HP ElitePad 900 display backward compatibility, feature or straight-jacket?

ElitePad 900: Most apps works best in landscape view

ElitePad 900: Most apps works best in landscape view

Tablets computers all look much the same. There’s not much scope for different designs when a touch screen takes up most of the front. However, the HP ElitePad 900 stands out from the pack because is has a 16:10 ratio screen. That makes the tablet longer and thinner than rival devices like the Apple iPad.

HP says it opted for the 16:10 ratio design because that makes it backward compatible with laptops and desktop displays.

There’s a logic behind the decision. The ElitePad 900 uses Windows 8 and can run just about any Windows application written in the last 10 to 15 years. That makes it attractive to business users who are unwilling to invest in new hardware devices that can’t run key applications.

That 16:10 ratio means applications will use the full display – if HP opted for the same screen dimensions as the iPad, the information would appear in a small strip across the display.

In practice this doesn’t matter when using the ElitePad 900 in landscape view – the one favoured by those legacy applications. Things get a little weird when you turn the HP tablet 90 degrees to the portrait view.

Test is often too small to read in portrait view

Test is often too small to read in portrait view

Portrait view works fine for reading websites, ebooks, word documents and the like, but a surprising number of native Windows apps don’t make the transition. For example, you can only view the Windows store in landscape view.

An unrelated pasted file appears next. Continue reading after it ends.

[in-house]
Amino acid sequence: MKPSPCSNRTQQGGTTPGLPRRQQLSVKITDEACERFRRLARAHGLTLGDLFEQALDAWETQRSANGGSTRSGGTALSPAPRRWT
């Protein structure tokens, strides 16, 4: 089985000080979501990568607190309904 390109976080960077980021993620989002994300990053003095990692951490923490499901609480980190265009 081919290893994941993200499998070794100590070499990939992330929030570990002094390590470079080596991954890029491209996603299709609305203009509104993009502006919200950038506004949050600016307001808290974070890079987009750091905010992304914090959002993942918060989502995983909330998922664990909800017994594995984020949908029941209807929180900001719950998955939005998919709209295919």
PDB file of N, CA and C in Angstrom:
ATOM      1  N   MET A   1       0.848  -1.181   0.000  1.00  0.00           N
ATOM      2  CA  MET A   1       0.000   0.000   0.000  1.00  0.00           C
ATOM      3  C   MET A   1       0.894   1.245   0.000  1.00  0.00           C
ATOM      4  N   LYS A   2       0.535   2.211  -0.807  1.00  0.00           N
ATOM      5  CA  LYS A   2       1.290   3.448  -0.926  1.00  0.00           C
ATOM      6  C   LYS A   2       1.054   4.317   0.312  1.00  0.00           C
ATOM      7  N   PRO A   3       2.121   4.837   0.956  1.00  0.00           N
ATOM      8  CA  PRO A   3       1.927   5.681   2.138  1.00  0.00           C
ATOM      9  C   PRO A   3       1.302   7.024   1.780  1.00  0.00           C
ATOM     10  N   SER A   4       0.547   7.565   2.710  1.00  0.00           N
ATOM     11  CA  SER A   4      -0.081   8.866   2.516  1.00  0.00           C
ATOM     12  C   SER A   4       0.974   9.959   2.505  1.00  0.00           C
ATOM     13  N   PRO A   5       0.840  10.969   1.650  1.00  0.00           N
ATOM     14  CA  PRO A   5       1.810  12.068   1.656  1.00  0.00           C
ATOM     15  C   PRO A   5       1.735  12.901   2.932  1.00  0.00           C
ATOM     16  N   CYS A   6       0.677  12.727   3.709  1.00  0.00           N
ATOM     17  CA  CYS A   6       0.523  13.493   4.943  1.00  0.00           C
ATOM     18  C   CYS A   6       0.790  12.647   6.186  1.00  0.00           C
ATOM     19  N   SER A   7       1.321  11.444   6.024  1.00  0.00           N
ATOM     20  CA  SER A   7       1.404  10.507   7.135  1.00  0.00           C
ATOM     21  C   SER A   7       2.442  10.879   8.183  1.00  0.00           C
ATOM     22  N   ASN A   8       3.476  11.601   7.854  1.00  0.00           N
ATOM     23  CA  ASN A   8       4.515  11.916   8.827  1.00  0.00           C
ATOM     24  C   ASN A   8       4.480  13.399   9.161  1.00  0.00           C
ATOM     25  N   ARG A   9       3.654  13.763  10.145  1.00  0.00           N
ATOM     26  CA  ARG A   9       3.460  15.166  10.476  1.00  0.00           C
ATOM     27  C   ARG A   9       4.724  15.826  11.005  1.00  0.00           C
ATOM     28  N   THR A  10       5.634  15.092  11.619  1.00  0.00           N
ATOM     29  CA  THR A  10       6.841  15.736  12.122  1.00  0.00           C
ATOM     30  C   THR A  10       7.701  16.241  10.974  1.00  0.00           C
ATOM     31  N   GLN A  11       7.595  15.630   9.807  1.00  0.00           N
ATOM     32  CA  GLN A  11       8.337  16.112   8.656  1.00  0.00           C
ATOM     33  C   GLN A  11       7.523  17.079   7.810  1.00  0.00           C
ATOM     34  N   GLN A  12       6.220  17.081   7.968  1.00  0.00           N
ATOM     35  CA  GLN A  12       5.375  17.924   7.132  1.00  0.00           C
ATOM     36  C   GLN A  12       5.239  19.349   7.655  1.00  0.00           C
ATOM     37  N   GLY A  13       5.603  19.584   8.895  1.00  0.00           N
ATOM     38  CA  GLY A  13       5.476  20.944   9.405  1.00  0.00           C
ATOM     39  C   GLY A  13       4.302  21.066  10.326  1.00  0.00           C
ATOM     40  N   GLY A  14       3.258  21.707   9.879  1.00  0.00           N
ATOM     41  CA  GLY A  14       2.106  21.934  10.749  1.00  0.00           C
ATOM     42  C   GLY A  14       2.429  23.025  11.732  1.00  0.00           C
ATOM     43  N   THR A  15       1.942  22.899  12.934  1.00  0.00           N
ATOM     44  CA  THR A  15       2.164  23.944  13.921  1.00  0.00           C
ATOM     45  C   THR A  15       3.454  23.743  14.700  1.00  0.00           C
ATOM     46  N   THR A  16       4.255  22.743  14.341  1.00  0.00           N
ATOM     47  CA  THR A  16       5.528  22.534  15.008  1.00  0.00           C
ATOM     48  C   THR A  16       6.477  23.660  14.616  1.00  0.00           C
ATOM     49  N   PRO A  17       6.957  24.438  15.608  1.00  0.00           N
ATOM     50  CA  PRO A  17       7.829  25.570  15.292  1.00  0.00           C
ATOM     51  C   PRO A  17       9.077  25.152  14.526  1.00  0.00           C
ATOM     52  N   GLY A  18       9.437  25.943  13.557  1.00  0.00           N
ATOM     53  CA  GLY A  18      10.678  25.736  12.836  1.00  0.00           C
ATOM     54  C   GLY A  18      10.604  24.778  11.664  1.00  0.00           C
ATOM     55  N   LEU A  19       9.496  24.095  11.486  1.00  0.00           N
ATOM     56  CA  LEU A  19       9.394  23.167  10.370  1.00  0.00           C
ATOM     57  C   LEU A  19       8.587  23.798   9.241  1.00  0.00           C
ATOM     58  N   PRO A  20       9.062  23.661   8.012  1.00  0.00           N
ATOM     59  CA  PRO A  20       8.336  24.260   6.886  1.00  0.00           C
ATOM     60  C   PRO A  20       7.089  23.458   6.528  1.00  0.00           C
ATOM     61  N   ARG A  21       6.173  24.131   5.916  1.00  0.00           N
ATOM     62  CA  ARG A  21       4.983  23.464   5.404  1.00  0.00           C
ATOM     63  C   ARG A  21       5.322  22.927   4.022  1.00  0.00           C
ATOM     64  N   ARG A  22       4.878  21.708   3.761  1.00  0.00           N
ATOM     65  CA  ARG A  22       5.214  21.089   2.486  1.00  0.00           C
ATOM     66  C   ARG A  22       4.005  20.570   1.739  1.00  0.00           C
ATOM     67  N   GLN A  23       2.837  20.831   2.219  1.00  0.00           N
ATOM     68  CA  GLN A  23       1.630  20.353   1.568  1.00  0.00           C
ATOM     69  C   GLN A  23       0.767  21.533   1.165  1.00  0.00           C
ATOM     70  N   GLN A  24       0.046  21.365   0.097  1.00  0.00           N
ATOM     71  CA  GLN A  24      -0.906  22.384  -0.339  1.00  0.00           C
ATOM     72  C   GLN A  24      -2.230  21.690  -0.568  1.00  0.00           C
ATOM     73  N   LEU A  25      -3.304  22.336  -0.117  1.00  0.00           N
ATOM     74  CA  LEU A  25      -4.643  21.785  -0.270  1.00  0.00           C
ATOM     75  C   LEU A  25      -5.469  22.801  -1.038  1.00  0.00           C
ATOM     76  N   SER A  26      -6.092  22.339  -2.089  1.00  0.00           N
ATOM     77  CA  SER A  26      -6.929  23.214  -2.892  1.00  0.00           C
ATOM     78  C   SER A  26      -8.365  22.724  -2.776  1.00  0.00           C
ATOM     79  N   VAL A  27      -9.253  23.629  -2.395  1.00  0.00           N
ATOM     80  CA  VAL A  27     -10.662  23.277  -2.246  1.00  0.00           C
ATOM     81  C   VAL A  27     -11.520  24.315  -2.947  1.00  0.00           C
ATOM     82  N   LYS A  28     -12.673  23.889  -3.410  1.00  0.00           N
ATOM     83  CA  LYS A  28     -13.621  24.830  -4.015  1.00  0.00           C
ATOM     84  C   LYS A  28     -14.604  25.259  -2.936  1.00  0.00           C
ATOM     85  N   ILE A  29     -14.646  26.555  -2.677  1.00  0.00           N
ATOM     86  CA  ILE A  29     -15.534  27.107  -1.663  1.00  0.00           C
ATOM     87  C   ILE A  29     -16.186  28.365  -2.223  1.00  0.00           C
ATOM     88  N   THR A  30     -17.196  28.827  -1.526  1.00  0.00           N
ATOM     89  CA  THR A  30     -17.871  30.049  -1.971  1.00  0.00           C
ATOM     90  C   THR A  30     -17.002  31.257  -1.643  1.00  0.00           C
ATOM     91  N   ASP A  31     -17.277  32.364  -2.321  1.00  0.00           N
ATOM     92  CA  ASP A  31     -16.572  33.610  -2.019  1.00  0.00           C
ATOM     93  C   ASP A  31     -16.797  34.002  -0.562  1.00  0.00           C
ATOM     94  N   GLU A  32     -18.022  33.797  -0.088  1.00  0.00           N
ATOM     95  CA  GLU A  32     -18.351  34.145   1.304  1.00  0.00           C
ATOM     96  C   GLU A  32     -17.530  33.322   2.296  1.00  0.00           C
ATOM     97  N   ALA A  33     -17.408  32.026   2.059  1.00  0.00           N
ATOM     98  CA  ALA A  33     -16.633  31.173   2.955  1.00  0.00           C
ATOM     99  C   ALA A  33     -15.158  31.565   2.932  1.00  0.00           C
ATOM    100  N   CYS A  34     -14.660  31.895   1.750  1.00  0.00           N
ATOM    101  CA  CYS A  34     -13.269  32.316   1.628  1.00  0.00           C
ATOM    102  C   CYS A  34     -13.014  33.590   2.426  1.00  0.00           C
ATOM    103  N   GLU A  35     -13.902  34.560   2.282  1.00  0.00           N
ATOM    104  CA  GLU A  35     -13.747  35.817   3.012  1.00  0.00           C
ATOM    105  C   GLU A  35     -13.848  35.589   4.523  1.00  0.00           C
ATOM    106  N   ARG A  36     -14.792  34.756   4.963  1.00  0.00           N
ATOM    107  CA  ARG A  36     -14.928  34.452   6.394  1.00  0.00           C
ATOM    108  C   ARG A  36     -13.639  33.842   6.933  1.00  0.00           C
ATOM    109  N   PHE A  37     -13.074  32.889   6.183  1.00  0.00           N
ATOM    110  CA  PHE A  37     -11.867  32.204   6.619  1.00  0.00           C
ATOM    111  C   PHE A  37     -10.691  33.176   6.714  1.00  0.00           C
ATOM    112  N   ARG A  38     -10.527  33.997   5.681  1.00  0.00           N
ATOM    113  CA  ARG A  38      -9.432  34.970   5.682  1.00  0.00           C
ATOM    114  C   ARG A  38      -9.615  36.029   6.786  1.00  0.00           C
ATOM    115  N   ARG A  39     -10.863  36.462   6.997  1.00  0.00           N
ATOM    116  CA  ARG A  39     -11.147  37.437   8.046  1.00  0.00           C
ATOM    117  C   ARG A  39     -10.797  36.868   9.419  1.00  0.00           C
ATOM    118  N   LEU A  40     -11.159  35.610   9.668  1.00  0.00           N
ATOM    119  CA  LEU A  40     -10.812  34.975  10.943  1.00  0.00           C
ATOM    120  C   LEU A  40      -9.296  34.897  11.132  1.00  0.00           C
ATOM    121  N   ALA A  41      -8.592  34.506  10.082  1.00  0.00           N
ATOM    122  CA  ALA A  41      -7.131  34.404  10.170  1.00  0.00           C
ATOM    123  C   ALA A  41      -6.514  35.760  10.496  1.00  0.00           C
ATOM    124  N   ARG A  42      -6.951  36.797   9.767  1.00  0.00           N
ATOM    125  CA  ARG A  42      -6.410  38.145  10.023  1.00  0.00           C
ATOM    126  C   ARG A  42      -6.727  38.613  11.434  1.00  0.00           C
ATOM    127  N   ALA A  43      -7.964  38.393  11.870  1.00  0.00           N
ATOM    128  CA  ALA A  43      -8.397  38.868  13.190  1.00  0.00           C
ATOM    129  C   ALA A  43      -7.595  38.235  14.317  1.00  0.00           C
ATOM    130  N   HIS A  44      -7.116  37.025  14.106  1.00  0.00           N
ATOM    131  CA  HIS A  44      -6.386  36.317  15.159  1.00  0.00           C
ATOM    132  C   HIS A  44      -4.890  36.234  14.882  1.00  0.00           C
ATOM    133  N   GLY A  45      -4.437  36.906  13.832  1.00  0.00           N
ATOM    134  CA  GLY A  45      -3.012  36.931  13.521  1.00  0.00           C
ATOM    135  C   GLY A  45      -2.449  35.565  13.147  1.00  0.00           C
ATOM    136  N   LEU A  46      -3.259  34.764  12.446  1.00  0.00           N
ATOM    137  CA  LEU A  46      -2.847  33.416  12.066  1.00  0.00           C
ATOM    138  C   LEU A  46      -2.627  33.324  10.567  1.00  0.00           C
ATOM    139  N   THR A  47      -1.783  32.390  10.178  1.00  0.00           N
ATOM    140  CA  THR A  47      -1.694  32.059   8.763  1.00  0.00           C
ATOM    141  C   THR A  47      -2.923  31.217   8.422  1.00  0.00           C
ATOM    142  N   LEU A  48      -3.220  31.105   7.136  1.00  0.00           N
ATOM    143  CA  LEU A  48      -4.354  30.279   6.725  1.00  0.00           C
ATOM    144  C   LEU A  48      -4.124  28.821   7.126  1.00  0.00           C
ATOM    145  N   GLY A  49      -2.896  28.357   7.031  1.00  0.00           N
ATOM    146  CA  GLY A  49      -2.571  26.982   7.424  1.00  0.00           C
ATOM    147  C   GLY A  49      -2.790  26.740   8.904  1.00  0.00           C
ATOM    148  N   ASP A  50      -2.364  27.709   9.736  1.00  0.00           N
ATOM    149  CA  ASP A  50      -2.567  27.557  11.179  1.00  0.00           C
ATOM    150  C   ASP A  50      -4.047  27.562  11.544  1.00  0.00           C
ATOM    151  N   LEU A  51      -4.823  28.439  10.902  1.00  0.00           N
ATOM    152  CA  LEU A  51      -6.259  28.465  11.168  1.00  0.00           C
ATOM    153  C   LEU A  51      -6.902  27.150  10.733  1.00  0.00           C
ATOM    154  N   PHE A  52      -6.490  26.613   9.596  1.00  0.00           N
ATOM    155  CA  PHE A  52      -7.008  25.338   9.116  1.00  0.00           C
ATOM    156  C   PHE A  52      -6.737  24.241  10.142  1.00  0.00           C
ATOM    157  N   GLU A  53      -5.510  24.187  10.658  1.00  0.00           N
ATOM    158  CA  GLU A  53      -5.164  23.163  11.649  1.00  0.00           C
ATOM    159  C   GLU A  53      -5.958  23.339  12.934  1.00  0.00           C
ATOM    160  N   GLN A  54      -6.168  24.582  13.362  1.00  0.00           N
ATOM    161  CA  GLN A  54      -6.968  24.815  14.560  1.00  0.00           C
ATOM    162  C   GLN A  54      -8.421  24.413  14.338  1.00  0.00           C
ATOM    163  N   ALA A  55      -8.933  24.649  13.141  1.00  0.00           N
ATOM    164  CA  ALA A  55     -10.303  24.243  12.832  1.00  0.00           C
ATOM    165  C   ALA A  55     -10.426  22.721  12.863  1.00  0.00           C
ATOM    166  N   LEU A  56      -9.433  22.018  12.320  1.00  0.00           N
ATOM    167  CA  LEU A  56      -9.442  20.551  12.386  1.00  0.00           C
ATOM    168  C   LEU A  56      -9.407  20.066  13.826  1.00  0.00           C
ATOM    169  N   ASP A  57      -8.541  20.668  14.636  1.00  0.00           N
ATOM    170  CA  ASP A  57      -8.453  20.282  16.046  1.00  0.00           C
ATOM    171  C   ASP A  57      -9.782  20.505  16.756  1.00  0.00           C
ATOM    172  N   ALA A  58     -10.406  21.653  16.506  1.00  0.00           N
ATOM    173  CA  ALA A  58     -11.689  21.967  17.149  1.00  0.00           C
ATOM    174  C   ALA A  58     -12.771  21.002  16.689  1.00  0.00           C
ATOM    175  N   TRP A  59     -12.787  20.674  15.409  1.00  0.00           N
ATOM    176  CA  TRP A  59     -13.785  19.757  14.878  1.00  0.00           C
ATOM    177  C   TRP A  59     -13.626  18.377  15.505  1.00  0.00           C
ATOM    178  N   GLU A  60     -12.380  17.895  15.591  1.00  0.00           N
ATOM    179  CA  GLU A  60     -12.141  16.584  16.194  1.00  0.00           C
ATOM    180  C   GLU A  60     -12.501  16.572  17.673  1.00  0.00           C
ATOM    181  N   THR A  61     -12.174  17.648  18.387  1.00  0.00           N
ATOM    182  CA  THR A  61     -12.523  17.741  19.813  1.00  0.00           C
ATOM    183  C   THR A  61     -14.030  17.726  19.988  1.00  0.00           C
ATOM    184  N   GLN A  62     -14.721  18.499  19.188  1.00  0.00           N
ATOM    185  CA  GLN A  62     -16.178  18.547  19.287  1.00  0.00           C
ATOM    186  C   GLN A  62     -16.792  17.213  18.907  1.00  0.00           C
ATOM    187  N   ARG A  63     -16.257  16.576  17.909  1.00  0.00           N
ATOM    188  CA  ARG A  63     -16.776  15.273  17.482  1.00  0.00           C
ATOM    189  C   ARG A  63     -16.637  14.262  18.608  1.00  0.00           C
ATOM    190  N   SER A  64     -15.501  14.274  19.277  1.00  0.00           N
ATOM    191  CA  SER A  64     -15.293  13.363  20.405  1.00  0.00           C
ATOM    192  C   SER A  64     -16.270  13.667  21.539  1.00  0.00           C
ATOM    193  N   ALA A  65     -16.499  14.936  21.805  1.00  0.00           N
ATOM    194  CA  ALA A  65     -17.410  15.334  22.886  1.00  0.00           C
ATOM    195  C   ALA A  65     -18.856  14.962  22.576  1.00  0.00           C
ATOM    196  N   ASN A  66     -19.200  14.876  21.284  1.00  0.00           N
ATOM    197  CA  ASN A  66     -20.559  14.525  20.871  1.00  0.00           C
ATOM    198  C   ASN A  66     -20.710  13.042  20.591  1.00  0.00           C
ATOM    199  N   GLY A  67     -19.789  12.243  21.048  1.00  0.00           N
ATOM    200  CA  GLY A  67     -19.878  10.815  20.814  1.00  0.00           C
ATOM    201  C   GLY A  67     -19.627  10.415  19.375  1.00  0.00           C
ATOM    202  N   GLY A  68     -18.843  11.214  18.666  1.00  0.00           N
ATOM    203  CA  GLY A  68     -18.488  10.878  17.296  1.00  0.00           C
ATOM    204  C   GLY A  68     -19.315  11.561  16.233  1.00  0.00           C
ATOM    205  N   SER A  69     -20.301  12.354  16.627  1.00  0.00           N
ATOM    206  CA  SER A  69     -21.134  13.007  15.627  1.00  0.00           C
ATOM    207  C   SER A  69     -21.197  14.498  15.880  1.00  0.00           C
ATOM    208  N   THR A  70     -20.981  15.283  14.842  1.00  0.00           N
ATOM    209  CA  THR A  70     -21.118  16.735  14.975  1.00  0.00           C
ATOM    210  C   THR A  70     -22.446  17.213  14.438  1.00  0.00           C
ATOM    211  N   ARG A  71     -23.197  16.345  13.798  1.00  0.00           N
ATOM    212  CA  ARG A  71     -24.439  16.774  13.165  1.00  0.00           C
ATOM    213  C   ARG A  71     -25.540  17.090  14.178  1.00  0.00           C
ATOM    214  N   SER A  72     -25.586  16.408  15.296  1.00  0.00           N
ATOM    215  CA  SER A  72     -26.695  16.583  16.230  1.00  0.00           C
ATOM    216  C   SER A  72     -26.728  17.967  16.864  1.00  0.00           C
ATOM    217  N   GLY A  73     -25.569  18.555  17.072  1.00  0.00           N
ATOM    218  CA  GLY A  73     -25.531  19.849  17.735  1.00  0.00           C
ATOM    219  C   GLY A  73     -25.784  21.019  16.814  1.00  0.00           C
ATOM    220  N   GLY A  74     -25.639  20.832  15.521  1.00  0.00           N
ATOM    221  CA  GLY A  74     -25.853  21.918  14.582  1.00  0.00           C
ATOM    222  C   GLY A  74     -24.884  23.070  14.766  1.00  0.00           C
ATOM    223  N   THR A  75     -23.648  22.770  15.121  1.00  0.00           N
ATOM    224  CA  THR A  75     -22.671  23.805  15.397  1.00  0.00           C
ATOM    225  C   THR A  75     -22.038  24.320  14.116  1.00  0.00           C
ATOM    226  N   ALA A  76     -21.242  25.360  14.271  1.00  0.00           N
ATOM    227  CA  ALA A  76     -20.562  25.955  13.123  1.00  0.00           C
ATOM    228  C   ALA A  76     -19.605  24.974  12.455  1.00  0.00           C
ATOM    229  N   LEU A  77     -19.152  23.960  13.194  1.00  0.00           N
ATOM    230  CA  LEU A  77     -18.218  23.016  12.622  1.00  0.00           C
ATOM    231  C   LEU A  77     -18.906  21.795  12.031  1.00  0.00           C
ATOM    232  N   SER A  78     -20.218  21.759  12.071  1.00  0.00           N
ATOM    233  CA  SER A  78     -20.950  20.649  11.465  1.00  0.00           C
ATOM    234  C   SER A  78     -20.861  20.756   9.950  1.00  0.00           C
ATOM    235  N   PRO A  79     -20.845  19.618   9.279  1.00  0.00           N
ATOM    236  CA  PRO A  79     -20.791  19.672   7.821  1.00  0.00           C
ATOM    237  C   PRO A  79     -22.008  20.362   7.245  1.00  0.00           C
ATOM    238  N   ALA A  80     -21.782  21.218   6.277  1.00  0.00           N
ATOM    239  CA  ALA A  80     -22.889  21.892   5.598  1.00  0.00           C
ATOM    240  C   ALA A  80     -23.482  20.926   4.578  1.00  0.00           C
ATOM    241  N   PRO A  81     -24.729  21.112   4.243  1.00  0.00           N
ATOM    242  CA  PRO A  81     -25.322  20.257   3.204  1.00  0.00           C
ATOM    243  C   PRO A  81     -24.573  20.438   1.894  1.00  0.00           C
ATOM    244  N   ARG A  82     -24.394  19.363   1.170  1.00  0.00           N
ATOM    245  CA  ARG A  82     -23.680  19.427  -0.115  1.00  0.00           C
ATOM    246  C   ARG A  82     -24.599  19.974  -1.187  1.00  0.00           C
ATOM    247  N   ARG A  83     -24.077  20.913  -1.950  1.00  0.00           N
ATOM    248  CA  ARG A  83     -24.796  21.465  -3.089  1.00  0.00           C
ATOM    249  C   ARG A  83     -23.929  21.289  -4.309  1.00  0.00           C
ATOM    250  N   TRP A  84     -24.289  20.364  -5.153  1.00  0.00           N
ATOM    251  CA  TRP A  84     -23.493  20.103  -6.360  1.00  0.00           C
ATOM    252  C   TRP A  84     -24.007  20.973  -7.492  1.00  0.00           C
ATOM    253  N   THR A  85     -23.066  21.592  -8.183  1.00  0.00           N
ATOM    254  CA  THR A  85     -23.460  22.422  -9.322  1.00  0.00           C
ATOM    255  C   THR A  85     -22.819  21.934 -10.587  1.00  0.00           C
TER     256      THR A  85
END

Even when writing documents using the Word app, that Portrait view is a little odd, the text across a nominal A4 page is tiny and harder to read than attempting the same on an iPad.

In practice I find I rarely use the ElitePad 900 in portrait mode. Perhaps this isn’t important, but it does mean there’s a different experience using the ElitePad compared with doing exactly the same work on an iPad.

Ironically, this screen format works to the device’s advantage when it comes to playing movies. They look better on an ElitePad than on an iPad.

So there you have it, the legacy screen format – which is essential for users with older software – doesn’t work so well for business applications, but shines for entertainment.

5 thoughts on “HP ElitePad 900 display backward compatibility, feature or straight-jacket?

  1. I don’t get relating it to the iPad… only Apple use that ratio nowadays, most are 16:9 (TV/phone/tablet/screen default ratio). Some monitors are 16:10 to gain a bit more vertical real estate (my work res is 1920×1200 vs 1920×1080 for a TV).
    Windows is set up that it doesn’t matter what ratio you use, the only reason to get letterboxing is video playback or a very poorly coded app.

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